• Our organisms cannot synthesize liposomal vitamin c, which means we need to get this component from food. However, today, a sufficiently significant deficit to produce symptoms, such as bleeding, nosebleeds, swollen joints, raw, dry, and bruised skin, is rather unusual.
  • The suggested daily objective for adults is 75 mg for women and 90 mg for men; however, many experts feel the quantity saturating the body’s tissues to 200 mg should be enhanced. One medium orange has around 70 mg, and scurvy can be avoided with 10 mg of liposomal vitamin c each day.

Myth: Citrus is the most acceptable liposomal vitamin c source:

  • A vegetable – bell pepper — emerges from the top of citrus as a good source of liposomal vitamin c. A cup of raw red bell pepper (about the size of a tennis ball) packages between 200 and 300 milligrams of liposomal vitamin c, some 100 more than one cup of OJ.
  • These sources include broccoli, kiwi, strawberries, papayas, pineapples, cantaloupe, and (of course) citrus fruits, such as oranges, mandarins, and grapefruit.

Fact: Sufficient consumption of liposomal vitamin c helps to reduce weight:

  • Low blood liposomal vitamin c levels were associated with increased BMI, fat percentage, and waist circumference compared to average values. And research from the State University of Arizona revealed that liposomal vitamin c status might influence the body’s capacity to utilize fat as a fuel source during and after exercise.
  • To harvest liposomal vitamin c, your best chance is to focus on staying active and cooking your meals with colorful, naturally liposomal vitamin c-rich vegetables.

Myth: You can’t receive liposomal vitamin c too much:

  • Your body cannot retain liposomal vitamin c, so urine removes the extra from your kidneys if you take more than you need. However, that does not mean that large dosages cannot have undesirable side effects. Liposomal vitamin c is one of the most often suggested nutrients with a defined Tolerable Upper intake or UL in combination foods and supplements.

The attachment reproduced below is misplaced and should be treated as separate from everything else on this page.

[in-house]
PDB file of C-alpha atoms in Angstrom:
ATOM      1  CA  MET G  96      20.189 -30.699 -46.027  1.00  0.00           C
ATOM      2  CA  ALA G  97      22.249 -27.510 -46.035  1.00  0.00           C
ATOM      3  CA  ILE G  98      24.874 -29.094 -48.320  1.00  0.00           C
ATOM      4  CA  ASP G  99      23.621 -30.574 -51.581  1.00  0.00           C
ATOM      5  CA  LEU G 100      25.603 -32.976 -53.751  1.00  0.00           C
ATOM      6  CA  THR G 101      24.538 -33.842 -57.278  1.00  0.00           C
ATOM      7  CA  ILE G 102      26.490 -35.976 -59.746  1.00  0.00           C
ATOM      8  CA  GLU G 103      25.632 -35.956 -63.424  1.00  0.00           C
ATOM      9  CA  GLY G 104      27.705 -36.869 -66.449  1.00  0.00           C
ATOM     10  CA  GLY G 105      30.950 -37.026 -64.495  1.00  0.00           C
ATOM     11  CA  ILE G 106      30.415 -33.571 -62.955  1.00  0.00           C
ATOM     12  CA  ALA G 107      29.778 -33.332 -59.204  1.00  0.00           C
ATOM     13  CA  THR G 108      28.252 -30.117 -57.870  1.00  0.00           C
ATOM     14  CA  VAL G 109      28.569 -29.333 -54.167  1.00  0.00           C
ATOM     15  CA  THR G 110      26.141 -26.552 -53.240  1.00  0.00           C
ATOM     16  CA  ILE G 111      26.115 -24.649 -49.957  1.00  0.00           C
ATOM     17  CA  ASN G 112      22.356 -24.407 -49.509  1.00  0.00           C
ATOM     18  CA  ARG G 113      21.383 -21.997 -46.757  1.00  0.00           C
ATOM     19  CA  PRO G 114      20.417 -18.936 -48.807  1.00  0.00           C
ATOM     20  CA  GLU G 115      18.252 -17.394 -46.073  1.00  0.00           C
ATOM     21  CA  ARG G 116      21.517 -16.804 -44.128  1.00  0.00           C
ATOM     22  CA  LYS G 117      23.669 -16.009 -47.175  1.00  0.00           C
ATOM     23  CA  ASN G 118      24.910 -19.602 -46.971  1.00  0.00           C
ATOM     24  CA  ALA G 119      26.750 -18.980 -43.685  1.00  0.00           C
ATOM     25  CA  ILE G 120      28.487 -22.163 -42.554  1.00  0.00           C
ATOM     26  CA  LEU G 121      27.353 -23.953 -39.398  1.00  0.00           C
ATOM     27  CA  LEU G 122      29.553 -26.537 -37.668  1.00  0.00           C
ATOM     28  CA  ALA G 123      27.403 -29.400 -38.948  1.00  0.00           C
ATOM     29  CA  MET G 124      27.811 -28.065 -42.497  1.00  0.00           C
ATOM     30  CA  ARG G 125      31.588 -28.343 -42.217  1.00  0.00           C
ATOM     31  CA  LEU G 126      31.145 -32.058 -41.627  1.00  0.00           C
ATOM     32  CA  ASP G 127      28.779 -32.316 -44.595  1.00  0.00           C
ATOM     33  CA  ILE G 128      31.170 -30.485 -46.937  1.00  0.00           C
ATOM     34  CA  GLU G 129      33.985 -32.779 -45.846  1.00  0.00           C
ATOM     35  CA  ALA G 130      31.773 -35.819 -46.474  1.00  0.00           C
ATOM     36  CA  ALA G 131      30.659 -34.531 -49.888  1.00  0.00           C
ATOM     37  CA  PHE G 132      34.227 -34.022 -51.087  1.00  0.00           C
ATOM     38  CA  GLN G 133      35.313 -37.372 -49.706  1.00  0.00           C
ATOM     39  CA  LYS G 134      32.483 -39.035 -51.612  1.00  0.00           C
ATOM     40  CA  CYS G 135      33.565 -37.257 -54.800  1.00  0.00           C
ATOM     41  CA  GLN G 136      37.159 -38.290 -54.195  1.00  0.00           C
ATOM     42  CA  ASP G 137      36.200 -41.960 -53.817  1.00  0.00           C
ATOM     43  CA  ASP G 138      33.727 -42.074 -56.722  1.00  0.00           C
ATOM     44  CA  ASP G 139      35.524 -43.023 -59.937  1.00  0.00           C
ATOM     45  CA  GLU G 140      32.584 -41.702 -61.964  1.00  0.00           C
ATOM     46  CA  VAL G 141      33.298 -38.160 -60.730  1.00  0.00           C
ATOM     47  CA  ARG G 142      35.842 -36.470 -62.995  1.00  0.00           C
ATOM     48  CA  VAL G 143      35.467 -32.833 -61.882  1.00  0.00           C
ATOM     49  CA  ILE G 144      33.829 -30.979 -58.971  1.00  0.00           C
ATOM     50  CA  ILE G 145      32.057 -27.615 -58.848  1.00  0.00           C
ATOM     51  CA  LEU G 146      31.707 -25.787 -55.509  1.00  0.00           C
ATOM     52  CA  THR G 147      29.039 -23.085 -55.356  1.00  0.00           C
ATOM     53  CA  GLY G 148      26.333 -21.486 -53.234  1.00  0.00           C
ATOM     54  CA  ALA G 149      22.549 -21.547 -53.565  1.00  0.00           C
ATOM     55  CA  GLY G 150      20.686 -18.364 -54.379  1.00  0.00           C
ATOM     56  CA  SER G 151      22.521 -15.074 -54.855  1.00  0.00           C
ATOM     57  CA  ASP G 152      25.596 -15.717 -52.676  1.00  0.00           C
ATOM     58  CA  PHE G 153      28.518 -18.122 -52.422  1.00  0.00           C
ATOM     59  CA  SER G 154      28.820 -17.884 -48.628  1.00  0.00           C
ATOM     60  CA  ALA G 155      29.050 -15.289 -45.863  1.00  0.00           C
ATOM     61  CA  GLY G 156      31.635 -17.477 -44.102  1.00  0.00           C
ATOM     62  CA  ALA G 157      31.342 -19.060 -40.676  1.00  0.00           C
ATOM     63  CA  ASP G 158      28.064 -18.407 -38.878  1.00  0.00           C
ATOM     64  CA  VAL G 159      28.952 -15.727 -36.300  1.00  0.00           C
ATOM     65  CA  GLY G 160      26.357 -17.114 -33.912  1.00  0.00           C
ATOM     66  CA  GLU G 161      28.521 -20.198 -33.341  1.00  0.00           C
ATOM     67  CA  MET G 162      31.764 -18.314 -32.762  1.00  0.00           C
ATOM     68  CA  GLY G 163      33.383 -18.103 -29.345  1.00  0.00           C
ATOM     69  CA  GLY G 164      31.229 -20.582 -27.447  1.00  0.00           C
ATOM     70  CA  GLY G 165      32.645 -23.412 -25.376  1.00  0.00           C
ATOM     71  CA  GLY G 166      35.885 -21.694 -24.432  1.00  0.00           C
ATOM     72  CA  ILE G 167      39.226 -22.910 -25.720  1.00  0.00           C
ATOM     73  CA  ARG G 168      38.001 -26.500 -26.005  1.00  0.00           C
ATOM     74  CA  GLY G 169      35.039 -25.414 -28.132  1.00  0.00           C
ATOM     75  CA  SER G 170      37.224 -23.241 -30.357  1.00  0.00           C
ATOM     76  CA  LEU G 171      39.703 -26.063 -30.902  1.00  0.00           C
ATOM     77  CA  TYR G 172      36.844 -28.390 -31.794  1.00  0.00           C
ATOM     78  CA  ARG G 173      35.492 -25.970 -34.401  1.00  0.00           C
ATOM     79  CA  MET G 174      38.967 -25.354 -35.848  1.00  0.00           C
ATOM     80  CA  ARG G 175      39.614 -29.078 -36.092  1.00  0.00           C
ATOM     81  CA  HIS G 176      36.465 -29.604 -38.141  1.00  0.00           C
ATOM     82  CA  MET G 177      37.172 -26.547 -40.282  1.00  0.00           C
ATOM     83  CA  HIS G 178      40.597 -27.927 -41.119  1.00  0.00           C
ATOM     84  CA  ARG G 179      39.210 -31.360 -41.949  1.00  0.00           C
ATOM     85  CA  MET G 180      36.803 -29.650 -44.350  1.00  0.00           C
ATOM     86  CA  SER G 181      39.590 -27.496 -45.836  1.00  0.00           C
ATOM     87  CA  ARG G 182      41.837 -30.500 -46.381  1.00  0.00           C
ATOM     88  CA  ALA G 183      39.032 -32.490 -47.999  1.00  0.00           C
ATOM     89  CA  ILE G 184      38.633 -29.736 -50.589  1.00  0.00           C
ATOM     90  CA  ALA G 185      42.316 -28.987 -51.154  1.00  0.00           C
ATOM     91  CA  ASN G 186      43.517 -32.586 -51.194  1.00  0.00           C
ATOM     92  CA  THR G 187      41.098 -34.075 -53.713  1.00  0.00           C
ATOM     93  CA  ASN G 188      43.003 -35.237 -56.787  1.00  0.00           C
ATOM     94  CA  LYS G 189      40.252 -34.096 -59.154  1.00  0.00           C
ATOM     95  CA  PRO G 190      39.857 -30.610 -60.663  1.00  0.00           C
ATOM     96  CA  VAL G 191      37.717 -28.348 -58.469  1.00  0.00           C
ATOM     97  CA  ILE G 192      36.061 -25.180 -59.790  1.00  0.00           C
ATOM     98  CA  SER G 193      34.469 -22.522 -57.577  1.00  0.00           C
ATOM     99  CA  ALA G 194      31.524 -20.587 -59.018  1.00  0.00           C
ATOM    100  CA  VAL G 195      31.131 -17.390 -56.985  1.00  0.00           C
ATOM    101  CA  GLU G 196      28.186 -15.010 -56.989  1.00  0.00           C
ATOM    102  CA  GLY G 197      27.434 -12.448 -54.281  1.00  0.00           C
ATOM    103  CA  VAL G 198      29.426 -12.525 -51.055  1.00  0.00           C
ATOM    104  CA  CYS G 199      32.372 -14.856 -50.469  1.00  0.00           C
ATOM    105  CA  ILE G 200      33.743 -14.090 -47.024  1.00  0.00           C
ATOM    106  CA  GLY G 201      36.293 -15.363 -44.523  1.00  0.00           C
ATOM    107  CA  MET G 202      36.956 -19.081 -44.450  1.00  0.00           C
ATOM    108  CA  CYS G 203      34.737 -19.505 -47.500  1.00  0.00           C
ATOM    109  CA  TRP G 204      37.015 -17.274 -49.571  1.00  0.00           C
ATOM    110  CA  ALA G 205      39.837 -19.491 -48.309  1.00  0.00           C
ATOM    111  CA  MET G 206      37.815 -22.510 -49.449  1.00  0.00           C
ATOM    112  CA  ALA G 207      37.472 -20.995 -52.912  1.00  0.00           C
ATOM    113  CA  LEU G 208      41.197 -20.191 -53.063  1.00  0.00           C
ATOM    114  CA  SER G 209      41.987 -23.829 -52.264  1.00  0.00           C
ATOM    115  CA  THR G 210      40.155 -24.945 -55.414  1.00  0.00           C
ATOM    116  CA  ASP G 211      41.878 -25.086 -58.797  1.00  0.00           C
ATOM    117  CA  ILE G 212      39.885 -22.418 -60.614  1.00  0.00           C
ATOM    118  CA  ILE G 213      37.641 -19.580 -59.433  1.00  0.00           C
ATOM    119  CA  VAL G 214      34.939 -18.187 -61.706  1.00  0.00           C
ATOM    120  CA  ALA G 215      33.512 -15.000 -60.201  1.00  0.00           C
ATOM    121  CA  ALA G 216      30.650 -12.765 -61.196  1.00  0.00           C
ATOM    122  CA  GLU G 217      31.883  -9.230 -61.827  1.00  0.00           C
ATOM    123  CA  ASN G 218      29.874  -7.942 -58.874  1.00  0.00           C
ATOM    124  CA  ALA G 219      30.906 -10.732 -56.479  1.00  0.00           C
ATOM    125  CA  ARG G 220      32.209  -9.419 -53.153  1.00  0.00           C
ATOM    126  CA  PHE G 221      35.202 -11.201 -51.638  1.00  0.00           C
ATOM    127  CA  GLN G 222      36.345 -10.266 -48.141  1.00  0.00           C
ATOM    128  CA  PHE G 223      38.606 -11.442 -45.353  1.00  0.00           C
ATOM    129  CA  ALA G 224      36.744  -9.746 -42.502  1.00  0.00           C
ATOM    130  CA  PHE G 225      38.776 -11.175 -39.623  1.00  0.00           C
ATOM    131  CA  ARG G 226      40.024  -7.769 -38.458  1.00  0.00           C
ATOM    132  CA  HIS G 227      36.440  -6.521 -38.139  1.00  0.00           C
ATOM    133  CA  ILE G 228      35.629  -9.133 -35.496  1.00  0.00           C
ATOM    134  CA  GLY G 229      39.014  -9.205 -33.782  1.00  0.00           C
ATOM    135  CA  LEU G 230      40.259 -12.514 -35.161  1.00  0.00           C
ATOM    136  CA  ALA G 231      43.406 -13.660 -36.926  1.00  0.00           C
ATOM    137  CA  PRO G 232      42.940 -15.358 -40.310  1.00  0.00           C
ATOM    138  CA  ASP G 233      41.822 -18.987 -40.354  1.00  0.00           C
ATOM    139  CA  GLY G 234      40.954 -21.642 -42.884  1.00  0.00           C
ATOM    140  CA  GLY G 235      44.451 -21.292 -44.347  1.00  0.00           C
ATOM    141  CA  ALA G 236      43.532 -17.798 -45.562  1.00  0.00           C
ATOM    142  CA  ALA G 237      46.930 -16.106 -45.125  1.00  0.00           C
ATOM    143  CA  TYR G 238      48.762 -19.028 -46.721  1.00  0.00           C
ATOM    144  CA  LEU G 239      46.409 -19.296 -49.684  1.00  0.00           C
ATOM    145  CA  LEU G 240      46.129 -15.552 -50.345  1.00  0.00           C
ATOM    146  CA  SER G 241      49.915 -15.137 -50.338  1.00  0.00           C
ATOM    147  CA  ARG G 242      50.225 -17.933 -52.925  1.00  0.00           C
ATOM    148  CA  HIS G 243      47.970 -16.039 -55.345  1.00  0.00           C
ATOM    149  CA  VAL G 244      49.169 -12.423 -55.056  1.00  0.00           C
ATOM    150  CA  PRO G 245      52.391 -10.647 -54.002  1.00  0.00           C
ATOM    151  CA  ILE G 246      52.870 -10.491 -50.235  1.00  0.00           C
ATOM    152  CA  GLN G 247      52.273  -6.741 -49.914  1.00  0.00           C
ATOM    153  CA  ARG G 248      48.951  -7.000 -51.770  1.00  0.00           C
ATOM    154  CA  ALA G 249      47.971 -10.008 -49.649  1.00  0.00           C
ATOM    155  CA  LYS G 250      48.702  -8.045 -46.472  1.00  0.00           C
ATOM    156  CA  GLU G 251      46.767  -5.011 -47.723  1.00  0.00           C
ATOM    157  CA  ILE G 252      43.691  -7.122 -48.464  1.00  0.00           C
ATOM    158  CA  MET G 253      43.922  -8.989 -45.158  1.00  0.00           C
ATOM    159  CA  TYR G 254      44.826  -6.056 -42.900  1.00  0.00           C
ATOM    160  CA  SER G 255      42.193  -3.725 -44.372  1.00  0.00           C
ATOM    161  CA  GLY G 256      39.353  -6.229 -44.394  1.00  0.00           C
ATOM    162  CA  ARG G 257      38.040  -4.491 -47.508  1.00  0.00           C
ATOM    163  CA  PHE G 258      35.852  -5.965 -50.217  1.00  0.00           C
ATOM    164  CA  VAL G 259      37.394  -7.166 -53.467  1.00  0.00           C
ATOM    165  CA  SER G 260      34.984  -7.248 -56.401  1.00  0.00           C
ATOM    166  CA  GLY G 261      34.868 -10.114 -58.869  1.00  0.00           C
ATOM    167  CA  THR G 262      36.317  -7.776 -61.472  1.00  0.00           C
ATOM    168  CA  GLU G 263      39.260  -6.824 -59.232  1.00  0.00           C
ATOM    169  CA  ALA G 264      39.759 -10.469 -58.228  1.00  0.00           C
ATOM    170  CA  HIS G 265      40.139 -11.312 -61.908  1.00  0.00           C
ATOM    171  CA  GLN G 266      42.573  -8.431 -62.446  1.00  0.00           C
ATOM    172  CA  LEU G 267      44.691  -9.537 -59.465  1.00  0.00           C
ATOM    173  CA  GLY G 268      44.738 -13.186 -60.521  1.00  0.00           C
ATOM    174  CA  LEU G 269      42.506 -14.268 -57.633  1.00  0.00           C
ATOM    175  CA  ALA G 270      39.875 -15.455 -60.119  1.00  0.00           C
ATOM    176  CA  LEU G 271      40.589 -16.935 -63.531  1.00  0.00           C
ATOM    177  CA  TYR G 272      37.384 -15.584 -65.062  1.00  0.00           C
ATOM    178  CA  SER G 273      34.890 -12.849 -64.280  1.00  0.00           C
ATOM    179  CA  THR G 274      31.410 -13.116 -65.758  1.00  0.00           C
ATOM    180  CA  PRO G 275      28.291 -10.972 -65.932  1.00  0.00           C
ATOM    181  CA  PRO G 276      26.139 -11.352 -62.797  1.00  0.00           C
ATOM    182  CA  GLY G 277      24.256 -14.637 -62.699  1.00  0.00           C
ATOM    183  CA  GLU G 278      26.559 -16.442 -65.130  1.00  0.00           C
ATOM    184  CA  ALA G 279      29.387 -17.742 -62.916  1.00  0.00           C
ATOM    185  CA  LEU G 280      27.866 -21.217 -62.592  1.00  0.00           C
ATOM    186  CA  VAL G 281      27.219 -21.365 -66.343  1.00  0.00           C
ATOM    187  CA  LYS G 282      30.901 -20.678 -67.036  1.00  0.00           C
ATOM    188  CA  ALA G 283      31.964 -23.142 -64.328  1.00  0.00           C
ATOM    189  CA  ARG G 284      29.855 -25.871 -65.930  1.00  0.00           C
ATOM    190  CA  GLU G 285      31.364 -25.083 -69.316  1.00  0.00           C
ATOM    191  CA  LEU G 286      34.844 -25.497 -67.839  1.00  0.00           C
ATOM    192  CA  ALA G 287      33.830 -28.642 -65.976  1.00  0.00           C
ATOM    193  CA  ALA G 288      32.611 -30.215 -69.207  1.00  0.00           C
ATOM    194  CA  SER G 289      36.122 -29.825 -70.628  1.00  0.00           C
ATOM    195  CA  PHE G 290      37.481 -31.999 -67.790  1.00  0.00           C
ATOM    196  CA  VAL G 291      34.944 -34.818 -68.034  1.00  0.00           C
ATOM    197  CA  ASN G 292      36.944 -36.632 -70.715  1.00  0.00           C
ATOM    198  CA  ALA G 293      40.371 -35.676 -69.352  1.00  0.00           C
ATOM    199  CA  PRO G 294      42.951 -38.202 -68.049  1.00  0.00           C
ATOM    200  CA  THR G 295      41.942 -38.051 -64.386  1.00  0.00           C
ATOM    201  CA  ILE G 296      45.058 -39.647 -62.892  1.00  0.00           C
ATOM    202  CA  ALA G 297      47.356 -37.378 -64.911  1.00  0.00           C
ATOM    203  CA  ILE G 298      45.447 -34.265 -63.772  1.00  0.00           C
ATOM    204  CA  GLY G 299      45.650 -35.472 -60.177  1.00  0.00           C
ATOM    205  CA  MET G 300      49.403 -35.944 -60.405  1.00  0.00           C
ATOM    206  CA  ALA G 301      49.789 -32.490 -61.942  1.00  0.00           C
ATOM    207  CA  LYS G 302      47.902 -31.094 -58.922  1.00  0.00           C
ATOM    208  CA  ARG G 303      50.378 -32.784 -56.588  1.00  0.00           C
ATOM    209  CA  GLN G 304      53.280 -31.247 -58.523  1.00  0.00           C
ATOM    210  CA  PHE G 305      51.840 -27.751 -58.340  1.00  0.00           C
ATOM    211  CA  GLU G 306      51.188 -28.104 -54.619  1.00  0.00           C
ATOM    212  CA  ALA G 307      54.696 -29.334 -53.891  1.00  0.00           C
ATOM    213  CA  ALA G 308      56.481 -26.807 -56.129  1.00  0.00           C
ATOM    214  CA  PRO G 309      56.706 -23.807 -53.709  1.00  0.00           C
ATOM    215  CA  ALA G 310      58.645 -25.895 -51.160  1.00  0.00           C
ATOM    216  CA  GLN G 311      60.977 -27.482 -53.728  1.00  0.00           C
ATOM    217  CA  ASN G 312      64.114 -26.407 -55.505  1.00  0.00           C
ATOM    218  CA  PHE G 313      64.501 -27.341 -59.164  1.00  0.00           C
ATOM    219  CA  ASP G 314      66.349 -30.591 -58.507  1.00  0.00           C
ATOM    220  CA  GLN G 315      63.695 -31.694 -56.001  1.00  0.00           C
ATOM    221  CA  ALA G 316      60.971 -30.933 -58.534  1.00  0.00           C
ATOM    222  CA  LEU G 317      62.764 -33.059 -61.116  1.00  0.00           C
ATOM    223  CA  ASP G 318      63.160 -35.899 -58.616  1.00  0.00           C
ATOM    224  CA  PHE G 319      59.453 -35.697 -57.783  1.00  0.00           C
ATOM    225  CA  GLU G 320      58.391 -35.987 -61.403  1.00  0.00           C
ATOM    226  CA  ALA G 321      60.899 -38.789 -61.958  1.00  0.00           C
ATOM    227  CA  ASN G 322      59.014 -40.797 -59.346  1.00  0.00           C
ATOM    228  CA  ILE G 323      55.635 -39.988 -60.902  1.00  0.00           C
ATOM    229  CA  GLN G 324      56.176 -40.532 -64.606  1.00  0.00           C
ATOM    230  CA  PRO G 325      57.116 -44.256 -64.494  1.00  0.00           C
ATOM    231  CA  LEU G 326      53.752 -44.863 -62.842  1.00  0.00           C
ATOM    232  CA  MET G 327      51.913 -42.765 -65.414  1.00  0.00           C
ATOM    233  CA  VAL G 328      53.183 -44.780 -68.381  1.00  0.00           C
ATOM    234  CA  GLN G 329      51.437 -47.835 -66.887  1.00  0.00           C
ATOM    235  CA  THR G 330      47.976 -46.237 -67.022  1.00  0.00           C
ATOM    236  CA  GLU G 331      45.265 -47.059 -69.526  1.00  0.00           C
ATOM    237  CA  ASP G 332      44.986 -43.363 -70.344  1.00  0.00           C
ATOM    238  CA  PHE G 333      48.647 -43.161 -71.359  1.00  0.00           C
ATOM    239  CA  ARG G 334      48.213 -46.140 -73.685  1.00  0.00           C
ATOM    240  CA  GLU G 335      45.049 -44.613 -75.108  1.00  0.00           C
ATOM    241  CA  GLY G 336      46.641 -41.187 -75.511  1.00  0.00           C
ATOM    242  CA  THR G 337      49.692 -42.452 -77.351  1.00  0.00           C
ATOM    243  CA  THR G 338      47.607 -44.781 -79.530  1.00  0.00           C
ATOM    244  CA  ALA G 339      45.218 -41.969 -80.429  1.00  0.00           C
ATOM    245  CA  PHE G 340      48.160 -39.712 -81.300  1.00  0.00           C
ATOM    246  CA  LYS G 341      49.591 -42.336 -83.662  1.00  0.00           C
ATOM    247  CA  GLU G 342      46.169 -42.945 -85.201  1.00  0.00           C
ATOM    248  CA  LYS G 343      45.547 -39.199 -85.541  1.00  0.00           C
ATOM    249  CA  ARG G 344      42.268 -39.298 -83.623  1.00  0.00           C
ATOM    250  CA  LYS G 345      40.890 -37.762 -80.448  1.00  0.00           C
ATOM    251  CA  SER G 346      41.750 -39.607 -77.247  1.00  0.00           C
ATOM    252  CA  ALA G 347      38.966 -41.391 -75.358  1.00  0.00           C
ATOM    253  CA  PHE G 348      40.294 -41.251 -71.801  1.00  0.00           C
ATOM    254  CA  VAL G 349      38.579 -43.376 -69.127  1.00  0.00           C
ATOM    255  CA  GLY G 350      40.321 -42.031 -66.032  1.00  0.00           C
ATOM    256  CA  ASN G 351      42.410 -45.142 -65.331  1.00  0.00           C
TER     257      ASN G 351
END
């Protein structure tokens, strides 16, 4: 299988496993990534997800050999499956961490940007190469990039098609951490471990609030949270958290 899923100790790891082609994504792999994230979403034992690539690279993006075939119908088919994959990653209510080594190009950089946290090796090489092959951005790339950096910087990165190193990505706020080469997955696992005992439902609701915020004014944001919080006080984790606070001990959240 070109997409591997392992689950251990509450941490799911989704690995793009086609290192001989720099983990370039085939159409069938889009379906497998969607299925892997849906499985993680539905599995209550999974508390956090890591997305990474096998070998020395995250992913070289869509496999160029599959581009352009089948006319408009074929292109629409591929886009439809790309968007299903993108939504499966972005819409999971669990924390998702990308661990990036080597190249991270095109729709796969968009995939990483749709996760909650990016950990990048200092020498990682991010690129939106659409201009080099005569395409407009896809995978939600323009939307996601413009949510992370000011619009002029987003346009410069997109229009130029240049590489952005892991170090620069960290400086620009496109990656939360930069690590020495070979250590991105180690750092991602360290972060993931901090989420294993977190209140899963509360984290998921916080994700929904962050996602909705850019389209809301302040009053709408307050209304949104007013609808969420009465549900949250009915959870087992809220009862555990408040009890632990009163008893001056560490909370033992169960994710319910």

• Liposomal vitamin c is 2000 milligrams a day. Mega days of liposomal vitamin c supplements have been known to induce bloated and digestive distress, diarrhea, nausea, vomiting and indigestion, sleeplessness, insomnia, and renal stones. At the same time, some people may be OK taking this or more. Bottom line: It’s not better; just enough is just fine, indeed!
  • If you take a multivitamin every day, what you eat doesn’t matter:

Supplements are intended by definition to augment rather than replace healthy foods. If your diet includes junk food, you can aid with vitamins, but you are battling uphill. There are far more nutrients in food than anybody can cram into tablets.

CONCLUSION:

The suggested daily objective for adults is 75 mg for women and 90 mg for men. Liposomes have become an advanced finding since they have been influential in increasing the bioavailability of water-soluble substances. Liposomal vitamins c stay longer in the over the system. High intake of liposomal vitamin c can cause many diseases.